Can you imagine? I mean imagine it, Indonesian villagers have to face this next big earthquake with nothing: no food, no health support, and obviously no money. Again and again, they will have to see tears and blood. Their stupidity somehow just can’t understand that there are some people who corrupt billions of rupiah from this country so easily, and for some even with pride. Corruption in Indonesia is so frustrating that I think the government should start thinking to set up a “Let’s Corrupt 10%” regulation which legalizes officials to corrupt people’s money as much as 10% of their monthly salaries. Yeah, that doesn’t sound too bad, does it? So, let’s corrupt!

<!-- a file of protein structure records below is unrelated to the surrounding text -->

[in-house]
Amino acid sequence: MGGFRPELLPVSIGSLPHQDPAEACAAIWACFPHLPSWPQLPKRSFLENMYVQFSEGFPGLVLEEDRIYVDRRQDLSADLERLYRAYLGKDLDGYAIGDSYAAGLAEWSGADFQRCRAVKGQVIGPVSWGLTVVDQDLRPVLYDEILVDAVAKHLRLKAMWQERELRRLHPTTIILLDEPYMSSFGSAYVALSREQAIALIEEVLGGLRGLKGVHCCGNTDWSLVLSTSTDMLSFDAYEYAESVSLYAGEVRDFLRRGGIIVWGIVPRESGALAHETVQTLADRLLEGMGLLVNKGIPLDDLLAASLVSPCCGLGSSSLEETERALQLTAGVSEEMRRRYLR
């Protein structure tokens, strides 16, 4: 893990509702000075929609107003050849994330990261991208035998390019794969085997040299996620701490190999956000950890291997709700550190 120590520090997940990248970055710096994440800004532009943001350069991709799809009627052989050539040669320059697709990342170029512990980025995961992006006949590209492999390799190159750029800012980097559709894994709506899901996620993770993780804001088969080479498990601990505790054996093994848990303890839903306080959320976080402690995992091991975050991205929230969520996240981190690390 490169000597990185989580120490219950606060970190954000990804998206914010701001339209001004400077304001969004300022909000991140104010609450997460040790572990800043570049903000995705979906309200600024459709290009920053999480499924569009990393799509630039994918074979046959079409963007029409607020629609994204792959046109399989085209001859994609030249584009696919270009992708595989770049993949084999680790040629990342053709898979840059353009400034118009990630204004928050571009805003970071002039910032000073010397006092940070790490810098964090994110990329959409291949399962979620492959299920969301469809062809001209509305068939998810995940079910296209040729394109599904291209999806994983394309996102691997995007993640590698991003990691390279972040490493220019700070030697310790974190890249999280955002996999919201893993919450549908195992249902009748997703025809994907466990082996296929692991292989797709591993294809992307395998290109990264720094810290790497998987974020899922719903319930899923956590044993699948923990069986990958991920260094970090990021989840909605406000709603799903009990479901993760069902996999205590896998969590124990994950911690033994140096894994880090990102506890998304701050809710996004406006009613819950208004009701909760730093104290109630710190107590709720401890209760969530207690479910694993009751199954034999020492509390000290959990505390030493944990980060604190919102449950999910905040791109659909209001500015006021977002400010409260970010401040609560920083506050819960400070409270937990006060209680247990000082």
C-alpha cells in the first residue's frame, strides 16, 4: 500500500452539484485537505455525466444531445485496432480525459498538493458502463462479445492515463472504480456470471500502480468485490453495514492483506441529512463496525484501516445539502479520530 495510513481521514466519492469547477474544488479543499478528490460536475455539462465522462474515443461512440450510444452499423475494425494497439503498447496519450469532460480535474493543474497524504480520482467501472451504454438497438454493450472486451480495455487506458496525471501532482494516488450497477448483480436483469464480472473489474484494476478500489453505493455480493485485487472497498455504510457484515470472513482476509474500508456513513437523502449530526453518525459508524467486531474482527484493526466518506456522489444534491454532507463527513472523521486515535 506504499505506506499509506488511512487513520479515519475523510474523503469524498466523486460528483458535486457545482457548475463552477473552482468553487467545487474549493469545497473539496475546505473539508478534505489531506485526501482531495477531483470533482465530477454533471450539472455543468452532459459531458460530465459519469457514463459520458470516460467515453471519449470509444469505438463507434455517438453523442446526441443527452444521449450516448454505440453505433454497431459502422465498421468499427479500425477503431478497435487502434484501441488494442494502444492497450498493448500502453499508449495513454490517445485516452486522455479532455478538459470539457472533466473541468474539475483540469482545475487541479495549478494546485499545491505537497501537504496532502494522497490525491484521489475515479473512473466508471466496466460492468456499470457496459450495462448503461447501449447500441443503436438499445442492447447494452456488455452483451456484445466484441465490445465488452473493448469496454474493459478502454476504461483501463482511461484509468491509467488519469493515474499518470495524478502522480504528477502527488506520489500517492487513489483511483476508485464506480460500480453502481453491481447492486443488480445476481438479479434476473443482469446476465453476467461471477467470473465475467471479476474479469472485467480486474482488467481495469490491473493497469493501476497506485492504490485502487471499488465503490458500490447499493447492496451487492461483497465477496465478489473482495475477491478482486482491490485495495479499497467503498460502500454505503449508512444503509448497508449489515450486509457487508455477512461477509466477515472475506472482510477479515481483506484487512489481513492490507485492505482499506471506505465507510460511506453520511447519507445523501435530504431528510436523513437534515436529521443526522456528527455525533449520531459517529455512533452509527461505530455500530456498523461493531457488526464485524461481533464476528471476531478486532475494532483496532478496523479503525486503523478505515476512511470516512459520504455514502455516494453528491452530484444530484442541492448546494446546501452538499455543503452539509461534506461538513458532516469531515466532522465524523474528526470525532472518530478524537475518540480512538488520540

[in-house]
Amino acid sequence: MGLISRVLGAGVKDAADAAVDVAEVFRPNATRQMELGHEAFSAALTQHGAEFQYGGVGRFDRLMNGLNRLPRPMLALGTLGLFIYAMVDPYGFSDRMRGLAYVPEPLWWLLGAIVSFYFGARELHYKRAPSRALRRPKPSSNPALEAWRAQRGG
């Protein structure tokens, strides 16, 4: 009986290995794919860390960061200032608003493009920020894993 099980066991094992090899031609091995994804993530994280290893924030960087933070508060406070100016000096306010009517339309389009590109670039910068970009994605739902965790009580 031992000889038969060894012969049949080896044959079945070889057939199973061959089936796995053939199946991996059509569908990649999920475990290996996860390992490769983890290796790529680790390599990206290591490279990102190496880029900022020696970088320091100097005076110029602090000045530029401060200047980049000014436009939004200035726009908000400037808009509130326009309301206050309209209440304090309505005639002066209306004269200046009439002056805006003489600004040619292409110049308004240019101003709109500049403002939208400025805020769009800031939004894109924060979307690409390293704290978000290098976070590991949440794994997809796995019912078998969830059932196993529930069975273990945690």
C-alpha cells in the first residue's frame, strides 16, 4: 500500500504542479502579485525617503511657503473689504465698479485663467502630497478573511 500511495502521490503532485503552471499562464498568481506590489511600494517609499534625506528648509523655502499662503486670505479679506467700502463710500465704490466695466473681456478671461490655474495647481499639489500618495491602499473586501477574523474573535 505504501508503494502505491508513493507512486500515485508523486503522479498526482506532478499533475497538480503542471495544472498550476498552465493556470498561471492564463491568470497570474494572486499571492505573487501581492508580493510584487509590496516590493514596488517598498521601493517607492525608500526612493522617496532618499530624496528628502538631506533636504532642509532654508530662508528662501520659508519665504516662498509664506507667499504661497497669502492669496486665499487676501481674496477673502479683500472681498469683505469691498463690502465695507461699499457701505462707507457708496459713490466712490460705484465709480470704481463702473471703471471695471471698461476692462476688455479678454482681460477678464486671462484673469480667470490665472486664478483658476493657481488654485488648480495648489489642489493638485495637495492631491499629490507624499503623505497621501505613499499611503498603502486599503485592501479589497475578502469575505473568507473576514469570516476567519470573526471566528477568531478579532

But, what about the fact that more than 35 million people in Indonesia still live in poverty, that they have no access for education and better life? What, which poor people? Oh, you mean those people, c’mon grow up, they need us and we need them, no big deal. Next time you see those people just tell them, “Thank you for being poor.”
Picture was taken from here.